ANAHEIM -- The Blue Jays and Angels were packing their bags late Sunday afternoon, heading in different directions. The Jays were going to Texas, the Angels to Detroit.
In terms of baseball flight paths, however, their destinations appeared reversed. The Blue Jays, brand new leaders of the American League East, are soaring north. The Angels, hoping to keep their heads above water, are splashing in a southbound direction.
With Sunday's 12-5 triumph completing a three-game sweep at Angel Stadium, Toronto vaulted over the Yankees by a half-game. The Jays are 16-4 in August, 23-9 since the All-Star break. In winning 19 of their past 23 games, they have outscored opponents by a whopping 70 runs: 140-70.
"Your team gets on a roll like that," Toronto manager John Gibbons said, "everybody feels good, confident."
Troy Tulowitzki, the Blue Jays' new superstar shortstop, joined the party Sunday with a pair of hits and an RBI, scoring twice. He's hitting only .218 in his new uniform, but the Jays are 18-3 when he's in the lineup.
"I don't care how good a player you are," Gibbons said, "when you change teams, there's a transition."
The Blue Jays' other new position player, left fielder Ben Revere, is hitting .450 with eight runs scored over the past five games.
Their 36 runs over the past three games represented a franchise record for a three-game series. That is really saying something for a club that had a stacked lineup in winning back-to-back World Series in 1992 and '93.
The Angels came roaring out of the All-Star break with six consecutive wins. Since then, they are 9-20, drifting behind the surging Rangers into third place in the AL West, 5 1/2 games behind the front-running Astros.
A pitching staff that has kept the club afloat is feeling the stress of its burden, getting pounded for 44 runs during a four-game losing spin.
With an already powerful attack fortified by the acquisitions of Tulowitzki and Revere, the Jays have the weapons to punish any pitching staff. Josh Donaldson, Jose Bautista and Edwin Encarnacion took turns launching balls at Angel Stadium.
Donaldson had eight hits, 19 total bases and nine RBIs in the series. Bautista and Encarnacion hammered back-to-back homers against Richards on Sunday, combining for seven hits. Encarnacion, pushing his hitting streak to 19 games, had three singles to go with his homer.
Donaldson, the former A's star stunningly acquired Nov. 28 for four players, is thoroughly enjoying his role with a new wrecking crew affording him "more good pitches to hit" than in the past, "not to disrespect the A's".
"The AL East is definitely more beneficial for hitting," Donaldson said. "The AL West has some parks that are graveyards. For the most part, the only exception is Houston -- and center field is not open there. Getting to play 82 games in Toronto is more of an advantage."
Racking up runs in bunches can do wonders for the ego, apparently. The Blue Jays acted right at home at Angel Stadium.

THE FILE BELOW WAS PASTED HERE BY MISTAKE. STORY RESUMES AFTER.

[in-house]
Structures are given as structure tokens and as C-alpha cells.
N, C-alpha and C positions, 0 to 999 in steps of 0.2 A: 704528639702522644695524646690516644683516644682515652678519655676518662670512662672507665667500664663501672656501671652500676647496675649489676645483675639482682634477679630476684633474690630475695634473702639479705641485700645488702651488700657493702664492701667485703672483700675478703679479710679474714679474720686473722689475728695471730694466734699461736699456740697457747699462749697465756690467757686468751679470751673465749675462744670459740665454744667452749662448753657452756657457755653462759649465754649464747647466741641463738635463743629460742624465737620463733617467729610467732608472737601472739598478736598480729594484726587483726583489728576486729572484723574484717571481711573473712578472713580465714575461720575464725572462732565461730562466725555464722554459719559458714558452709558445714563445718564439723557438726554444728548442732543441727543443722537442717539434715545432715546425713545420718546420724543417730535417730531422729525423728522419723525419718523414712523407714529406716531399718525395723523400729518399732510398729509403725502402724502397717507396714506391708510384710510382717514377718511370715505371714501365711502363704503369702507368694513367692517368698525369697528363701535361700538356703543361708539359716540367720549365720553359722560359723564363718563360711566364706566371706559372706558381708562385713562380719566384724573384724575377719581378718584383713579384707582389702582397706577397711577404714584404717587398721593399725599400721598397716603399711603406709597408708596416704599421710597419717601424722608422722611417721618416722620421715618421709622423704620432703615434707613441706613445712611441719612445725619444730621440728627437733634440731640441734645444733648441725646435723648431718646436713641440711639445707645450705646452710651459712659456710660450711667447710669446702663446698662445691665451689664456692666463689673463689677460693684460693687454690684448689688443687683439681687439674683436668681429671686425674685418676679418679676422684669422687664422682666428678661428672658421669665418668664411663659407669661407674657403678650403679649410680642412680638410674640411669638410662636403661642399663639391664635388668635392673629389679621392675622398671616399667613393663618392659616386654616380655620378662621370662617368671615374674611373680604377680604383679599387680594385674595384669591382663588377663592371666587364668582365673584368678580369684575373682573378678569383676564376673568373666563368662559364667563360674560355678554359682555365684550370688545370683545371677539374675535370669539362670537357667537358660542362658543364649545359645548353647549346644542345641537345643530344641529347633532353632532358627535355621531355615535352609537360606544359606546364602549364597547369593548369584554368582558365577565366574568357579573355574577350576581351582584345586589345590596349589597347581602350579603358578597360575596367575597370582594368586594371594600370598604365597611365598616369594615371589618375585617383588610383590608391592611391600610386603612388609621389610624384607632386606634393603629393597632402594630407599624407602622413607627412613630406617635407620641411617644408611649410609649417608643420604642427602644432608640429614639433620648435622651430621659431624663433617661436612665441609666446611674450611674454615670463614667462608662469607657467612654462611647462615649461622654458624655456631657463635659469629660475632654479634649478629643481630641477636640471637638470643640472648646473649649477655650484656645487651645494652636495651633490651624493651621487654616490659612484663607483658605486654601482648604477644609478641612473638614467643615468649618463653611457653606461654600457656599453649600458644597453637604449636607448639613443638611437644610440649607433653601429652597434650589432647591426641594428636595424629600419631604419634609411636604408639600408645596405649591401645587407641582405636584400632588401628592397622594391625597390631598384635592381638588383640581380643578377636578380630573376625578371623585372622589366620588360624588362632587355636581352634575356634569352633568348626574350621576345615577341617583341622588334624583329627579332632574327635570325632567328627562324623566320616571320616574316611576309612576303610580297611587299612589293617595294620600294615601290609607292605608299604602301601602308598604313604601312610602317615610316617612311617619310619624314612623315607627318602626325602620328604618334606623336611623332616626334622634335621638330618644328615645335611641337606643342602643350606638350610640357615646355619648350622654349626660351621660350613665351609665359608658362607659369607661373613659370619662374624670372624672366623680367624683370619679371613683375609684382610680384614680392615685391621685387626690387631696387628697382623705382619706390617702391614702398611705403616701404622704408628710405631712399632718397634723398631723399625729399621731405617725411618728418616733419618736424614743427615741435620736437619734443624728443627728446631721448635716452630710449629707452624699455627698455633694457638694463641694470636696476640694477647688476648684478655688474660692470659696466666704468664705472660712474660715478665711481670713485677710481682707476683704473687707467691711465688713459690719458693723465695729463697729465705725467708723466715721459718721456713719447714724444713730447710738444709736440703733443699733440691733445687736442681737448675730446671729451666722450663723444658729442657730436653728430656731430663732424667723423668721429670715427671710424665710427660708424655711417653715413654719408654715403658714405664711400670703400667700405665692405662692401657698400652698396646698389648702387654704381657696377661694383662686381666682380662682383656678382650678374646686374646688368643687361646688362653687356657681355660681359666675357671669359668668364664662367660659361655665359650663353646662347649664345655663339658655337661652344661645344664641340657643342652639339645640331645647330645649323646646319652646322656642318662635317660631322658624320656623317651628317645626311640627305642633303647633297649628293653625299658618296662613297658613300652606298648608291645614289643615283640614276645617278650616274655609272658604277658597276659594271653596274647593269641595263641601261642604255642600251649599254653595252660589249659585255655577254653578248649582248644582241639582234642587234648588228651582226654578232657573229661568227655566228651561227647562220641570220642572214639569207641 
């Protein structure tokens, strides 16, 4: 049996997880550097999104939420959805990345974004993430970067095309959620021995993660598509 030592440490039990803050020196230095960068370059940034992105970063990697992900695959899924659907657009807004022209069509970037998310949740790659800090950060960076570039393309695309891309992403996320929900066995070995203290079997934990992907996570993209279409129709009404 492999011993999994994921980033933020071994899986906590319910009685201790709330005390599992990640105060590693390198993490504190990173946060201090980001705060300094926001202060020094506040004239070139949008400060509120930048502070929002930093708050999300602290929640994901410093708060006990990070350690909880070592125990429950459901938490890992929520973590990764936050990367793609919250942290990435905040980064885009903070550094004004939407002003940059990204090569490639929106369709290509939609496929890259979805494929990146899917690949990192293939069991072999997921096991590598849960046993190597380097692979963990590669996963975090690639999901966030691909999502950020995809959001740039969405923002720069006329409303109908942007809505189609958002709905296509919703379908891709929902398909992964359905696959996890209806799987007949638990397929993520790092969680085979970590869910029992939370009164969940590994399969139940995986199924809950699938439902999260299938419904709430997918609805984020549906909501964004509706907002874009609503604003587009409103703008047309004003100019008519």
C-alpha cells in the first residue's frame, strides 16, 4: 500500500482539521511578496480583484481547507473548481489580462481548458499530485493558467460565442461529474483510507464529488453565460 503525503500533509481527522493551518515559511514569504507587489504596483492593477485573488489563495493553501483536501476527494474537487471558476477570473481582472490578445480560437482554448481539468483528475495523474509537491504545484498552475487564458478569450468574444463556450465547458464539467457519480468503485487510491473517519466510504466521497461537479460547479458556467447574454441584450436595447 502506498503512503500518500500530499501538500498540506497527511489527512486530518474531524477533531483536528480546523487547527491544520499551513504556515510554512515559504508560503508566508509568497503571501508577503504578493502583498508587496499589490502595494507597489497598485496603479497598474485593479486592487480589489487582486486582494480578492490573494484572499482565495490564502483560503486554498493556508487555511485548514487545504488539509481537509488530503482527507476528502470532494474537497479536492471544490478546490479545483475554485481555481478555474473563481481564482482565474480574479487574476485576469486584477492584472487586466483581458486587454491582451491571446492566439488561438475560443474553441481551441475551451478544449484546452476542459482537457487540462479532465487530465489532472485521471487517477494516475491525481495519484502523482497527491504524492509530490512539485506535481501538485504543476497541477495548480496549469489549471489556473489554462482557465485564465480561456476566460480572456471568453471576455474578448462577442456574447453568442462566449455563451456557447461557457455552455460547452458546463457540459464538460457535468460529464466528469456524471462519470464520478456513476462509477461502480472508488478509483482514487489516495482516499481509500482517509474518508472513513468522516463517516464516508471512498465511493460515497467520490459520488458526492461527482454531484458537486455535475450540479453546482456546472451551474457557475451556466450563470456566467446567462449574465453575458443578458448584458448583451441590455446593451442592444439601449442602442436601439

The matching blasts by Bautista and Encarnacion give the Jays 167 home runs. Only the Astros have more -- 168 -- and Toronto has outscored Houston by 138 runs.
If run differential is your guide to rating teams, the Blue Jays stand alone. Leading the Majors in runs with 670, Toronto has outscored opponents by 164. Next best is National League-leading St. Louis with a plus-118 run differential.
The Yankees, second in the Majors in runs scored with 585, have outproduced opponents by 67 runs. The AL Central-leading Royals are plus-77, the AL West-leading Astros plus-81.
Outscored 36-10 in the three games, the Angels have scored 499 times while giving up 501.
Bright spots Sunday were a five-run first-inning eruption against R.A. Dickey and Mike Trout's return to form. The reigning AL MVP Award winner had a triple and two singles and was robbed of a fourth hit by Tulowitzki.
"With Tulo out there up the middle, that spinning play [on Trout's ball], that's huge," Gibbons said. "I guarantee you the pitchers feel different about it. That gives them confidence."
The Jays are averaging 5.4 runs while limiting opponents to 4.08.
Returning to the glory days of Toronto's back-to-back champs, the 1993 crew was the more formidable offensively. It averaged 5.2 runs per game with a plus-105 run differential. The '92 club averaged 4.8 runs and was plus-98 in run differential.
Toronto's all-time offensive powerhouse was the 2003 outfit. It scored 894 runs for a 5.5 average per game but finished third in the division at 86-76. That was a highly offensive era. The Red Sox, runners-up to the Yankees in '03, rang up 961 runs, 5.9 per game.
In this new age of pitching dominance, the new-look Blue Jays have an attack that stands apart. There is no hotter -- or better -- team at the moment.
Lyle Spencer is a columnist for MLB.com. This story was not subject to the approval of Major League Baseball or its clubs.